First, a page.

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Indiana University–led Jetstream enables new black hole research

The Event Horizon Telescope team developed workflows on the Jetstream system that led to capturing an image of Sagittarius A*

News and events Research and discovery Jun 27, 2022

At the center of our galaxy sits a supermassive black hole dubbed Sagittarius A*. And although scientists were aware of the black hole, it wasn’t until May 12, 2022, that astronomers on the Event Horizon Telescope (EHT) team released the first image of Sagittarius A*. This was preceded in 2019 by the release of the first ever image of any black hole—M87*, which sits at the center of the galaxy Messier 87. Although Sagittarius A* is roughly 2,000 times smaller than M87*, Sagittarius A* is 2,000 times closer to Earth. The EHT team was able to observe both black holes at a similar resolution—and astronomers had two comparable images of black holes for the first time ever. 

These images are a result of the collective effort of a wide variety of researchers and of the EHT, a distributed collection of eight high-altitude radio telescopes around the globe that form an Earth-sized observatory capable of capturing distant radio waves. 

These scientific achievements would not be possible without the help of Indiana University and Jetstream, which helped lay the groundwork for this incredible image. The IU-led Jetstream project is the first production cloud system funded by the National Science Foundation (NSF) for the national science and engineering research communities under grant 1445604. Since 2014, IU has received more than $14 million to lead Jetstream. 

“Jetstream kick-started the EHT’s cloud computing effort,” said Chi-kwan Chan, leader of the EHT Computations and Software Working Group and an assistant astronomer at the University of Arizona. “The EHT now can survey through hundreds of thousands of imaging parameters because of our initial work with Jetstream.”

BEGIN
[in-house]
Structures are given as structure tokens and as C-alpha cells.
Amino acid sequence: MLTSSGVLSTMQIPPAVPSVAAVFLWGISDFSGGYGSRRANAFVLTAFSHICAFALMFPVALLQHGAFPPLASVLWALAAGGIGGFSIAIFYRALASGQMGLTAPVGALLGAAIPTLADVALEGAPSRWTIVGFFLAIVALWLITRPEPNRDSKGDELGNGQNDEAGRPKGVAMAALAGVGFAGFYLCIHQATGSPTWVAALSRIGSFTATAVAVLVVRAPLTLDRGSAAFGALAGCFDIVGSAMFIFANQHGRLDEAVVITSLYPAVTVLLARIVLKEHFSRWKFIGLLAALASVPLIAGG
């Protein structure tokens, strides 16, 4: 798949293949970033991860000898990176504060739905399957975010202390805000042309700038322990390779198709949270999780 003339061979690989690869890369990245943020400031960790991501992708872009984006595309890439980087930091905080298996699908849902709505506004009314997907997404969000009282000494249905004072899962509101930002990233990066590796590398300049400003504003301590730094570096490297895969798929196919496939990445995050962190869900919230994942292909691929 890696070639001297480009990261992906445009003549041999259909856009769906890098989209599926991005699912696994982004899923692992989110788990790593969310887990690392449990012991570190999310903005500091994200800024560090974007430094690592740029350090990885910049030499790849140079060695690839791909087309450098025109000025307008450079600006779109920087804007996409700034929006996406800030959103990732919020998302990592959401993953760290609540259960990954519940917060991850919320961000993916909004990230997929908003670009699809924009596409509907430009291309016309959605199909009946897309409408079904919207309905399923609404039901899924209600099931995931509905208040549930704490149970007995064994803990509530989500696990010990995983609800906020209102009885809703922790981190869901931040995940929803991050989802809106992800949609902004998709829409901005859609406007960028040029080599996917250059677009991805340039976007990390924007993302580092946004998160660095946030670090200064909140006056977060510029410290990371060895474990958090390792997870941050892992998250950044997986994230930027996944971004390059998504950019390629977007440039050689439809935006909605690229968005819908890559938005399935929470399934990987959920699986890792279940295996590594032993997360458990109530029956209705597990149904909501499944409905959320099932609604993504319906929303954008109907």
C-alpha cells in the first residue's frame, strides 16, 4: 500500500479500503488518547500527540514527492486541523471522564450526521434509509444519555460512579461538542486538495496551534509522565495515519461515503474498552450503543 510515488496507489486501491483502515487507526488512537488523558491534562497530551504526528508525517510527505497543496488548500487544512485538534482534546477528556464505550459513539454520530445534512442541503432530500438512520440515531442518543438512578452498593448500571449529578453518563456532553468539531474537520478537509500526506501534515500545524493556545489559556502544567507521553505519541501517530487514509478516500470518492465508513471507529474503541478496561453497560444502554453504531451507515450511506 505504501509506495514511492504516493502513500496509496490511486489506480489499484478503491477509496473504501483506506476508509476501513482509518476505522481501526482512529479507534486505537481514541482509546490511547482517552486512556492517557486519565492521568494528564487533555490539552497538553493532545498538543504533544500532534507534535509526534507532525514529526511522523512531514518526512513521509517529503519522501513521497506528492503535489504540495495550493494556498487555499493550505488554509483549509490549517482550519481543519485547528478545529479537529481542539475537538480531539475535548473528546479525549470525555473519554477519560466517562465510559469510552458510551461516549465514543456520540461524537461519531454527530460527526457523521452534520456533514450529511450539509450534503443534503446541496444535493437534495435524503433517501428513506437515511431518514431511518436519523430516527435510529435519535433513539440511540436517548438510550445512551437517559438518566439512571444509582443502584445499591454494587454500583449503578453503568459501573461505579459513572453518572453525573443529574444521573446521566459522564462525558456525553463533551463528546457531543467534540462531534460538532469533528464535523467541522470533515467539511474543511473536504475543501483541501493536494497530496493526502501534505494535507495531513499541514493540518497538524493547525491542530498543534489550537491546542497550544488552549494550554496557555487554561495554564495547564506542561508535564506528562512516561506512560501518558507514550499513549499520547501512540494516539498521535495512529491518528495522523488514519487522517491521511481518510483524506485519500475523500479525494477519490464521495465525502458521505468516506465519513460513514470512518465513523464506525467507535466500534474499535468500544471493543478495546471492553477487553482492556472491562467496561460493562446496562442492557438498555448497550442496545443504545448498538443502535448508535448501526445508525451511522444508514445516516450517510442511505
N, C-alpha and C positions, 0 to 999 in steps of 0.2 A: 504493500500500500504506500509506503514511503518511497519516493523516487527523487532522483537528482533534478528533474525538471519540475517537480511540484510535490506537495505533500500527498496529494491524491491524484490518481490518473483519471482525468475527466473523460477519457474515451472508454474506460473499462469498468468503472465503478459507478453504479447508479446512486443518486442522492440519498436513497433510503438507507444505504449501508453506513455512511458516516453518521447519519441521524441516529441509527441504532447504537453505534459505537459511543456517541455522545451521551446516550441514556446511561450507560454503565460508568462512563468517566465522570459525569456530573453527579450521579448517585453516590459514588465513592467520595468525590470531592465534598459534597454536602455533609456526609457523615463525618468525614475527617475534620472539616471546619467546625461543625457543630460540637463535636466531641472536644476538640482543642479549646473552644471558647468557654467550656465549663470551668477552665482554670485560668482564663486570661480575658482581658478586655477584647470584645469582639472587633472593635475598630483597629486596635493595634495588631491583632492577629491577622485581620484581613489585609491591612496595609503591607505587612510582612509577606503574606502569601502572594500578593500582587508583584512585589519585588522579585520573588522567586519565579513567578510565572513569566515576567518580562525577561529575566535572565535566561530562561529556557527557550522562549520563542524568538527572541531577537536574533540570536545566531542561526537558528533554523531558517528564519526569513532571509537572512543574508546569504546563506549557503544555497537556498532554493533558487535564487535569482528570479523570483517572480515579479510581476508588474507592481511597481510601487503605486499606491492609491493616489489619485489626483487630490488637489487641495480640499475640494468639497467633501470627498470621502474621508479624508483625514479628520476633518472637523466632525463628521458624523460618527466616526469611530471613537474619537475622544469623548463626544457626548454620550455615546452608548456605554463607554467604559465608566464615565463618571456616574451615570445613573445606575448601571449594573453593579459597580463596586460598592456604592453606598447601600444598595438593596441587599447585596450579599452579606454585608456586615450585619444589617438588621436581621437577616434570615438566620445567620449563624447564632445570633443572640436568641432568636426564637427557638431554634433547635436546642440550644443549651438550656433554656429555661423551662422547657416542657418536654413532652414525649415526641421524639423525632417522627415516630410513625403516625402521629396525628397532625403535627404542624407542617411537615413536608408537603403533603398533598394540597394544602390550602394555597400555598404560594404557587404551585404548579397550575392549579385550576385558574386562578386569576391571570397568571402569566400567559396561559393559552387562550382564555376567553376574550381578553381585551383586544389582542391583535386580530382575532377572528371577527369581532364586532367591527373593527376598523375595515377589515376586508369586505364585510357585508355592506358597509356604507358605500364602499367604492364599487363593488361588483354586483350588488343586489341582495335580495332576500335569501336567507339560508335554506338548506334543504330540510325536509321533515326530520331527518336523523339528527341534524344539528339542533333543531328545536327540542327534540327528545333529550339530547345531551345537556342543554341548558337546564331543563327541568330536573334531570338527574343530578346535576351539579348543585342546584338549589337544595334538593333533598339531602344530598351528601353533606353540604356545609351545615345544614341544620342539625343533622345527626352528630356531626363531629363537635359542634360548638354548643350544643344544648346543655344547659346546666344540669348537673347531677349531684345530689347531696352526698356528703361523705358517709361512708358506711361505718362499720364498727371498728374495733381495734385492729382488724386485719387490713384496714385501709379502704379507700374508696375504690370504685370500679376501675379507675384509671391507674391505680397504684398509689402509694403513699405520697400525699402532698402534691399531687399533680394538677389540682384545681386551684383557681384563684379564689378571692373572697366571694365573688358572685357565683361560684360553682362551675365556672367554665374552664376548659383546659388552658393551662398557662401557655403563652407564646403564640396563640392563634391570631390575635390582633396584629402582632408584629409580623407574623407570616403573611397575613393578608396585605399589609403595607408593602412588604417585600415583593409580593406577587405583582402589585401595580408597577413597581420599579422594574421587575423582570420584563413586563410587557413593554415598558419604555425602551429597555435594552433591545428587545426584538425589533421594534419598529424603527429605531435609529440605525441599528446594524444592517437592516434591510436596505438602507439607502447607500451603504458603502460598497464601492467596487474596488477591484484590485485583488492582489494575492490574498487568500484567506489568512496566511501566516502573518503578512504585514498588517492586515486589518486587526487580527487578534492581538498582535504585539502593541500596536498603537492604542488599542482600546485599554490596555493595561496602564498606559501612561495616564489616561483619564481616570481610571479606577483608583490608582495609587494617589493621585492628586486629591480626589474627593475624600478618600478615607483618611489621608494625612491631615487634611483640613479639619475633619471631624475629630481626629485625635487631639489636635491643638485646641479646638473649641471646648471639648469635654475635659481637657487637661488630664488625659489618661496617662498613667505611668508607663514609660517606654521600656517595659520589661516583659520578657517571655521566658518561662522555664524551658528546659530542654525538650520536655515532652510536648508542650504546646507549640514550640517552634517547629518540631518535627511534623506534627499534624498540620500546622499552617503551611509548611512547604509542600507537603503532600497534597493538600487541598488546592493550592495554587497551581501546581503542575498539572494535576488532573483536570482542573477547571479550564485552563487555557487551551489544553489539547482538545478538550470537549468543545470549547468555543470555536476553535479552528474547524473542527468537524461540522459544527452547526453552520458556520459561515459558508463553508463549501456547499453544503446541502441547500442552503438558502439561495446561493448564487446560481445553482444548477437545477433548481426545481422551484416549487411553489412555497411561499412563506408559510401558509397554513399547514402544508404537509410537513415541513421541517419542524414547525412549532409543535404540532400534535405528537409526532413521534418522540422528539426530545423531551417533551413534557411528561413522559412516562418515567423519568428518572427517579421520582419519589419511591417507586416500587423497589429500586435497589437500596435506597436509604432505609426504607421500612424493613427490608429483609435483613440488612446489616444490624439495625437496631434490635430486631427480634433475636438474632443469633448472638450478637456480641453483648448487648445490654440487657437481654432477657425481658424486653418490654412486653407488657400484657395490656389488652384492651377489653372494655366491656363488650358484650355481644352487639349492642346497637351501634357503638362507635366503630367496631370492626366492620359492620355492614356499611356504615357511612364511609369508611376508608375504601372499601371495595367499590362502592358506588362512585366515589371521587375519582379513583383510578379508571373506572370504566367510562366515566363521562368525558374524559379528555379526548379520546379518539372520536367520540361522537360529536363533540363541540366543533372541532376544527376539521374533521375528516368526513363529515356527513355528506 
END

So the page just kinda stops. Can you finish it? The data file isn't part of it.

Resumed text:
“I am so proud that Jetstream continues to be an incredible resource for researchers and educators across the globe,” said David Y. Hancock, Jetstream principal investigator and IU director of advanced cyberinfrastructure. “We are honored to have played a part in making this image of a black hole a reality and look forward to future discoveries, now made possible by Jetstream2, from the cellular level to the universe level.” 

Jetstream, and now Jetstream2, are available for the national (non-classified) research community to conduct their research anytime, anywhere. These systems enable many U.S. researchers and engineers to make new discoveries that are important to understanding the world around us and to improving the quality of life of American citizens. They can be used by a wide variety of science domains such as biology, earth science/polar science, field station research, geographical information systems, network science, observational astronomy, and climate science. This incredible diversity of domains allows Jetstream and Jetstream2 to play pivotal roles in countless scientific experiments, models, and discoveries as part of the wider NSF’s cyberinfrastructure ecosystem. 

This material is based upon work supported by the National Science Foundation under Grants 2005506 and 1445604. Any opinions, findings, and conclusions or recommendations expressed in this material are those of the author(s) and do not necessarily reflect the views of the National Science Foundation.

Learn more about Jetstream and Jetstream2 

Learn more about Sagittarius A* 


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